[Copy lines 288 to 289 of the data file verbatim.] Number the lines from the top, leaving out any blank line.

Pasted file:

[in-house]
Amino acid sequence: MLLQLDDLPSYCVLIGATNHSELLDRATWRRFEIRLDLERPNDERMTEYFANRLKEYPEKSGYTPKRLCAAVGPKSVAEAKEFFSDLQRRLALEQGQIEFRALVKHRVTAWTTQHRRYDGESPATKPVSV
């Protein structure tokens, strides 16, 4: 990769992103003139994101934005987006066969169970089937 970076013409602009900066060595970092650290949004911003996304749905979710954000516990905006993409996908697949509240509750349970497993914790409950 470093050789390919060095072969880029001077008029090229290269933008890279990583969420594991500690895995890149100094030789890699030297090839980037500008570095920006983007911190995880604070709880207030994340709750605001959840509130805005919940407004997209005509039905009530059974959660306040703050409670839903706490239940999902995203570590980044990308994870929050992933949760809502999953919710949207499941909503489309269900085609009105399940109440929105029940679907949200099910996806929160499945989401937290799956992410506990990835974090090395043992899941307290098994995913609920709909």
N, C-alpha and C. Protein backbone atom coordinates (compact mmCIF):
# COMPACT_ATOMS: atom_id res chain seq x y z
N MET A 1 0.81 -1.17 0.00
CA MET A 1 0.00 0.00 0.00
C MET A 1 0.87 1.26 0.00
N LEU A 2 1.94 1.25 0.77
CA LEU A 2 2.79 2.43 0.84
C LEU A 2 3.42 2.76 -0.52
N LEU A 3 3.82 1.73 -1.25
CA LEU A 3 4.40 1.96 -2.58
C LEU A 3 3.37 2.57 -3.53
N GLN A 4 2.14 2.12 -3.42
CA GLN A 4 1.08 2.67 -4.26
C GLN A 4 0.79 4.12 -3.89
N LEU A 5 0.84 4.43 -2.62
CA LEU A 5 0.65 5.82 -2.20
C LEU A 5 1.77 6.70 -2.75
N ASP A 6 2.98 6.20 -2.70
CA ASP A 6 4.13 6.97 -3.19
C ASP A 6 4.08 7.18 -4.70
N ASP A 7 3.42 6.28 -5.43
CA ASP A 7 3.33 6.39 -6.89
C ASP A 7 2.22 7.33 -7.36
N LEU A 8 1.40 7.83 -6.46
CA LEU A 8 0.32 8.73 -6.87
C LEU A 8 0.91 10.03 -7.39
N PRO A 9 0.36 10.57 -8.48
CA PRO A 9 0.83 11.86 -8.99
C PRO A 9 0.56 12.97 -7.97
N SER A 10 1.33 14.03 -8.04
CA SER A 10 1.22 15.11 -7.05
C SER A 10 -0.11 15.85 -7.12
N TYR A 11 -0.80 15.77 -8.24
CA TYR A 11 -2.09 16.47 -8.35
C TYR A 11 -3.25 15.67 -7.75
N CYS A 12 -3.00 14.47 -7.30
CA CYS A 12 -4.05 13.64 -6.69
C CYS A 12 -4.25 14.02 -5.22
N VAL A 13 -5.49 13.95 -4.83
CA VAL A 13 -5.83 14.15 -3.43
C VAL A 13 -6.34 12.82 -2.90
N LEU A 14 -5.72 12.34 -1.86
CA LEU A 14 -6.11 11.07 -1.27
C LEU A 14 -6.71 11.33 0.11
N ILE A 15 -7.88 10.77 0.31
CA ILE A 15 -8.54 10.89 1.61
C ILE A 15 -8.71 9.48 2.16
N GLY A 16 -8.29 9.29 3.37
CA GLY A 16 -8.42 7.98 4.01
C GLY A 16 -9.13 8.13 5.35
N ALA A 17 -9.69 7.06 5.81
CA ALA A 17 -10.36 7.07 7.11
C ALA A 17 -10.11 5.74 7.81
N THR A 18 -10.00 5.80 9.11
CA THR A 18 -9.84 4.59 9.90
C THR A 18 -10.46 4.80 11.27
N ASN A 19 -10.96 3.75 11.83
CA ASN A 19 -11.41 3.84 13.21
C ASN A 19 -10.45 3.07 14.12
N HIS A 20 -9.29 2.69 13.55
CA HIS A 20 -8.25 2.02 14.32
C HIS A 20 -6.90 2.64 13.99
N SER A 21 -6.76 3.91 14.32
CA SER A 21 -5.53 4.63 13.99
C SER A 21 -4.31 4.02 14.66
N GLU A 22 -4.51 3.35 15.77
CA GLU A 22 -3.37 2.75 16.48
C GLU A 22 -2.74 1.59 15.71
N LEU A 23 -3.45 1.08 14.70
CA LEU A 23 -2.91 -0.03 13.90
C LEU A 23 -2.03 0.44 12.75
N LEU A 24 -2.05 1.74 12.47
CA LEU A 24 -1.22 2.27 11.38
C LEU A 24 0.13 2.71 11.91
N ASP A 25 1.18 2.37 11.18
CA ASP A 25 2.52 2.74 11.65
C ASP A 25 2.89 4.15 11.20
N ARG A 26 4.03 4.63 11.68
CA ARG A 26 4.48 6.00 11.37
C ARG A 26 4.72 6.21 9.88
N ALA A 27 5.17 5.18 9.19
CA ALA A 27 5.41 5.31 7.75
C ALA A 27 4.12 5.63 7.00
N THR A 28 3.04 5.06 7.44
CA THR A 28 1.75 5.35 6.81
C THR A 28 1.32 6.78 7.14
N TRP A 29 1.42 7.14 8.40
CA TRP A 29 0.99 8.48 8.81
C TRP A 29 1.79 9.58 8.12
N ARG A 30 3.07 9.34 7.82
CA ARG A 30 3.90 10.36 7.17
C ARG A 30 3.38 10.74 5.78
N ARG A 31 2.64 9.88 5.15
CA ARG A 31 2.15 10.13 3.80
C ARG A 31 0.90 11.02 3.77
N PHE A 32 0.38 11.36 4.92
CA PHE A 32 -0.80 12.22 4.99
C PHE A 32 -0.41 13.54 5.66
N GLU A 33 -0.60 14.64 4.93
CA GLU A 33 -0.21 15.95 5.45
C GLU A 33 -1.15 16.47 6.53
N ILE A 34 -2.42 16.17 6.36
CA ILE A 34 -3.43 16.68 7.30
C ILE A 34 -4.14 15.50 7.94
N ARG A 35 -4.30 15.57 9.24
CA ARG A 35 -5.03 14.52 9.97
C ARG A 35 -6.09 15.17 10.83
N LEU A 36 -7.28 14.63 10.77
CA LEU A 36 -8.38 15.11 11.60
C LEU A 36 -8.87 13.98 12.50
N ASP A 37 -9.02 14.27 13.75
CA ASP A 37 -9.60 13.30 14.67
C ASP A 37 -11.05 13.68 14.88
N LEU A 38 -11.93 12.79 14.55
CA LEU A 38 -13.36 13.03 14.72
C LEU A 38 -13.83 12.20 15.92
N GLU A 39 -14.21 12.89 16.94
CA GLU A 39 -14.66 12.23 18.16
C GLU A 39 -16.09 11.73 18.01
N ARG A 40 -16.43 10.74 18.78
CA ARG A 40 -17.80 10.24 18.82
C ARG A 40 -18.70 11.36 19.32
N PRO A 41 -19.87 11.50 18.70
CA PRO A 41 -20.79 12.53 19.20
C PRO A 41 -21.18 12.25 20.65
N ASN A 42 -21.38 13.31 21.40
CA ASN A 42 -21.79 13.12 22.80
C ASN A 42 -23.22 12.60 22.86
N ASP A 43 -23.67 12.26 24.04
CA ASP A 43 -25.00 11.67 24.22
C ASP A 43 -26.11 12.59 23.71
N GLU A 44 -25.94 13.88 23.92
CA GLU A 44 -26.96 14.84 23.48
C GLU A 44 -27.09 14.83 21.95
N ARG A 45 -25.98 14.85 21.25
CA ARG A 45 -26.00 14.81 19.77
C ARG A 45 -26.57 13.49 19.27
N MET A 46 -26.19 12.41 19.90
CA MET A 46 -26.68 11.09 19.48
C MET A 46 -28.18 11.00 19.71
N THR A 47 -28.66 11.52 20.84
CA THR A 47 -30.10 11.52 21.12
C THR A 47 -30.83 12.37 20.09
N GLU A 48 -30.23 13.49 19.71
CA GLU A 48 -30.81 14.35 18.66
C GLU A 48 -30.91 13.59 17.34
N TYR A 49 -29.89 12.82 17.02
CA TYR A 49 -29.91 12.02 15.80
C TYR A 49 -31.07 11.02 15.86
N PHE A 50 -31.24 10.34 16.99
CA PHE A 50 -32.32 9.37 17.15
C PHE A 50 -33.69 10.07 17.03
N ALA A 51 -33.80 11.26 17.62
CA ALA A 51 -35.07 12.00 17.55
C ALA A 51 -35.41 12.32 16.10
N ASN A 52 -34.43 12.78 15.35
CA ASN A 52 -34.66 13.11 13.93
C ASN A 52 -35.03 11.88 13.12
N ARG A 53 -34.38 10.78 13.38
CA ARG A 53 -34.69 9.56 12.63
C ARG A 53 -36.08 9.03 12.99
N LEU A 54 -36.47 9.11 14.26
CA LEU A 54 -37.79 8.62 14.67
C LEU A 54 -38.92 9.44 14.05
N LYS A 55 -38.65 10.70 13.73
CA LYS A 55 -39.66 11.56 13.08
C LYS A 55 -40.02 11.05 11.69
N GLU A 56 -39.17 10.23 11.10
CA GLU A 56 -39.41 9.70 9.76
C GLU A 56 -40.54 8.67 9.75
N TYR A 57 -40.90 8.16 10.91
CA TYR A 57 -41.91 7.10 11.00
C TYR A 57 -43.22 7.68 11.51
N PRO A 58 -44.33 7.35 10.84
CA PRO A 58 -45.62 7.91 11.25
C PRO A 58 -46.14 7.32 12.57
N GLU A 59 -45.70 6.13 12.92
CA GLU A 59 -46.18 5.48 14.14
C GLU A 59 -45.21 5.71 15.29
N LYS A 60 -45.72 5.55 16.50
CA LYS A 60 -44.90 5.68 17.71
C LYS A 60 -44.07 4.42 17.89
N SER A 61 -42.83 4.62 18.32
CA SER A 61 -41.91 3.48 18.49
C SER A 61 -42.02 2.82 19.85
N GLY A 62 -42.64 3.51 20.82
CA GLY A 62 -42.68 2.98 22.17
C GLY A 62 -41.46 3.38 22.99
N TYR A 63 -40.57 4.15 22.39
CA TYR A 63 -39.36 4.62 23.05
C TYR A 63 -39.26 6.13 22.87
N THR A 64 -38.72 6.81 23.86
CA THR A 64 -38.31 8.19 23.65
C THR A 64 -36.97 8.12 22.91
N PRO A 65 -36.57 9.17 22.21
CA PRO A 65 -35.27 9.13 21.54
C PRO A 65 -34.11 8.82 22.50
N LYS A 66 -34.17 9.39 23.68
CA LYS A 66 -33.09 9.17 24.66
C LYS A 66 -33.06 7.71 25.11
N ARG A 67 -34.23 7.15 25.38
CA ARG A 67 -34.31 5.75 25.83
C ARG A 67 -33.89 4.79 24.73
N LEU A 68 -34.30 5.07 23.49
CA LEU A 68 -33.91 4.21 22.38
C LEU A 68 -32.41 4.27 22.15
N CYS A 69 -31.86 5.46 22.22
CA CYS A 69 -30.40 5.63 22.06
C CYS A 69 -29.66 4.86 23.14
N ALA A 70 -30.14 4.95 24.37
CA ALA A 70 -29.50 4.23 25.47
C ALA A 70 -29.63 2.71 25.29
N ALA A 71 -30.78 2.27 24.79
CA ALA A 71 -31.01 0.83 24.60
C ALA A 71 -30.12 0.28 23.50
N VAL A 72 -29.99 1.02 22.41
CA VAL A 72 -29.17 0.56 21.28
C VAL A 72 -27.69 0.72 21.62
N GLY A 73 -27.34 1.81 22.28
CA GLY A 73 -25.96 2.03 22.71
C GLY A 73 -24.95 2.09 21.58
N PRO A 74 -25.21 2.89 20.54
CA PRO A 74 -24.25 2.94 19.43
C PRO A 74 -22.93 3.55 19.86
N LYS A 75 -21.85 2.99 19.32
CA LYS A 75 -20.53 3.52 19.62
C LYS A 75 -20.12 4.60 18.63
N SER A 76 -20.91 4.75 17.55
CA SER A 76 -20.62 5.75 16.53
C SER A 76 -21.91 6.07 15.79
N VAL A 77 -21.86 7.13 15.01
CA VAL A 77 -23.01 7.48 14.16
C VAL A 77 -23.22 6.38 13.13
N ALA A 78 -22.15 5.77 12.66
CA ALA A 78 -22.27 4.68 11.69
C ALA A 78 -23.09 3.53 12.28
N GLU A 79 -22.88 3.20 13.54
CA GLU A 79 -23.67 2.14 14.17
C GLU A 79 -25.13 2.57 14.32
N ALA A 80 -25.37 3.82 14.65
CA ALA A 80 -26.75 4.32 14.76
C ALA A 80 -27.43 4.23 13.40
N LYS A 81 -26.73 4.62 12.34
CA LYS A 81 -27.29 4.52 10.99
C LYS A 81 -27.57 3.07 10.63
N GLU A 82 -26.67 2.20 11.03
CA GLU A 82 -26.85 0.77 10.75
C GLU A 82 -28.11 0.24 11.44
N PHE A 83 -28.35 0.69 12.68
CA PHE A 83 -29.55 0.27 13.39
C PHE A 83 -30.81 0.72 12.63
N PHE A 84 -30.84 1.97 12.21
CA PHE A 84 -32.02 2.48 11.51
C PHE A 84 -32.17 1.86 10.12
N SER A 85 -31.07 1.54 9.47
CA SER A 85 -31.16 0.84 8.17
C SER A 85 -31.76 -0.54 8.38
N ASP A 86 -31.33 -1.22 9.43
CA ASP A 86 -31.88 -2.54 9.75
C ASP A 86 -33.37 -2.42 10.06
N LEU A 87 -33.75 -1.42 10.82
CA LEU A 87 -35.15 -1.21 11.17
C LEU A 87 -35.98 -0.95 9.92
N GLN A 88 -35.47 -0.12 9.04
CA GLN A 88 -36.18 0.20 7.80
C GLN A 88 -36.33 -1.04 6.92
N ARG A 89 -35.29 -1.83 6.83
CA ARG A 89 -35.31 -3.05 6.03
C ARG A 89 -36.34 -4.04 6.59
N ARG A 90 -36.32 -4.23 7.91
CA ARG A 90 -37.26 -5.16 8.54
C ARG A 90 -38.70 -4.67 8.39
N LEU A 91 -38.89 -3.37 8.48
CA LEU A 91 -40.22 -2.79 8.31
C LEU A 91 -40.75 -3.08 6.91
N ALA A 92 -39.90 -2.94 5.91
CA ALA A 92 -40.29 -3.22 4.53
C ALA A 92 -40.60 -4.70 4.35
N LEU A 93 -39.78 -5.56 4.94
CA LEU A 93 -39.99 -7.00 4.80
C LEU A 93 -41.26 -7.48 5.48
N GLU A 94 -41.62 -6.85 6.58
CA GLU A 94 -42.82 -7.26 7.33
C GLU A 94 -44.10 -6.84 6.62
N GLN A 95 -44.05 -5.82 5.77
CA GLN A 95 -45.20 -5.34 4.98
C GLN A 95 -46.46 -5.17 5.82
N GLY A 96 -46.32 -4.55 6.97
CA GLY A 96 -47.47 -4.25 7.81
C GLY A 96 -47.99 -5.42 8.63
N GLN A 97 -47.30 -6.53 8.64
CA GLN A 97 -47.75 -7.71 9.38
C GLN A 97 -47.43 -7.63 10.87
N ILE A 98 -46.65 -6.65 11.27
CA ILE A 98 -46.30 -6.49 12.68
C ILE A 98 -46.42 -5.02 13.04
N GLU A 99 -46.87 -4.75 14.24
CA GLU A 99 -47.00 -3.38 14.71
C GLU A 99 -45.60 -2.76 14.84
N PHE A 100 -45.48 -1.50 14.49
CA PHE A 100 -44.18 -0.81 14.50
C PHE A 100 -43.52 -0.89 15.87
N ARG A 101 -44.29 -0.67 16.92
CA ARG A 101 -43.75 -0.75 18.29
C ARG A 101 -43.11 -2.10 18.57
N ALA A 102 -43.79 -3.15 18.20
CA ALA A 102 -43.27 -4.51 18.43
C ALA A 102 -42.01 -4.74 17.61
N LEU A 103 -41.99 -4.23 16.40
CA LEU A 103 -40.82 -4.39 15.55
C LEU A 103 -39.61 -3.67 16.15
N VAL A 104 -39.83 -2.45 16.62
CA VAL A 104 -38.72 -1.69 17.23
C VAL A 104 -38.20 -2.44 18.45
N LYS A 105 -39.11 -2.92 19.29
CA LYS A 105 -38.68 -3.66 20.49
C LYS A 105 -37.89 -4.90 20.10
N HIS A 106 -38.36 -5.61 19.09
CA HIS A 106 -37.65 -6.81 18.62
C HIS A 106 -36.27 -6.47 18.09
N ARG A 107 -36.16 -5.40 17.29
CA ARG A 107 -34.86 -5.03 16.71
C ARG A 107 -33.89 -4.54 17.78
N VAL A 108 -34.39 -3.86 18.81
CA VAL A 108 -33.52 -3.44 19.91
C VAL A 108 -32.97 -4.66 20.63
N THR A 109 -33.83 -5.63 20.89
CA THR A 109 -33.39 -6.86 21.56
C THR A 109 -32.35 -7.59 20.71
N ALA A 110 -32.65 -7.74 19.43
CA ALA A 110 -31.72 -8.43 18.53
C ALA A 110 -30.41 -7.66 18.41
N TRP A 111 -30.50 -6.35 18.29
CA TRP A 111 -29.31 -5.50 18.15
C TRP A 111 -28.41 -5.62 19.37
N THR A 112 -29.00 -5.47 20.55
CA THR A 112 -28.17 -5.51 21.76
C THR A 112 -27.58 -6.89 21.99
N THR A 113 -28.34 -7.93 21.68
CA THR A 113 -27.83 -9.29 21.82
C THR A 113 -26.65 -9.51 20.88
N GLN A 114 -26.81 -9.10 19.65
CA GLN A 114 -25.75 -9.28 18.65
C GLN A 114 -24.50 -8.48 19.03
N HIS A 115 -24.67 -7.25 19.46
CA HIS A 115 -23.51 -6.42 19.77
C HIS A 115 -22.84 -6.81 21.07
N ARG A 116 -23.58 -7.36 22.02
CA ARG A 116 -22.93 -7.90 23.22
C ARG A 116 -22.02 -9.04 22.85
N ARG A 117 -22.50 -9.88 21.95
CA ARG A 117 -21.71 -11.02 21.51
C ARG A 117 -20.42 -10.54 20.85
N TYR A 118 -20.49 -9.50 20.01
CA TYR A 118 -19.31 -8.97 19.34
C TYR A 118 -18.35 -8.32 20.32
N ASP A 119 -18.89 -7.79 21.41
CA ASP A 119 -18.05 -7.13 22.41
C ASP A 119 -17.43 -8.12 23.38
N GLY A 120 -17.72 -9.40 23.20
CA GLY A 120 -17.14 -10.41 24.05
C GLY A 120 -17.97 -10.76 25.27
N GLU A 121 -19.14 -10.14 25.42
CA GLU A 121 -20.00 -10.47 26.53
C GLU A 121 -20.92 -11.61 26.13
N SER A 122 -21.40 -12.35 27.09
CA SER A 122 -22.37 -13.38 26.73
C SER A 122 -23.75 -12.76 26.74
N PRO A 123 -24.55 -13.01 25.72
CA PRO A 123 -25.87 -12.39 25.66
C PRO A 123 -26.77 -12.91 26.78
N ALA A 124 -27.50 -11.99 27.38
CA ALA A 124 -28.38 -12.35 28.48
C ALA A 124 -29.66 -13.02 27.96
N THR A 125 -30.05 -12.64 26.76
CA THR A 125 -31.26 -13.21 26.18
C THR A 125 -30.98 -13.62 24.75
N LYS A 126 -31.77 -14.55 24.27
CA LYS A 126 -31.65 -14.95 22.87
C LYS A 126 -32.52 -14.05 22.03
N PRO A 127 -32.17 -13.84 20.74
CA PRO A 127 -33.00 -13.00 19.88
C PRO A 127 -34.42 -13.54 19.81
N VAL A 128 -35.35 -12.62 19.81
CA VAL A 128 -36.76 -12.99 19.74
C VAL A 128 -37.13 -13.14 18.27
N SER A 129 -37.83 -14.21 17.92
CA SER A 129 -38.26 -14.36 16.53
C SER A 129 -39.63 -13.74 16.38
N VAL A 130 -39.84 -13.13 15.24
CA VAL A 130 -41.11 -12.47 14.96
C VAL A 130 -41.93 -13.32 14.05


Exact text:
N GLN A 95 -44.05 -5.82 5.77
CA GLN A 95 -45.20 -5.34 4.98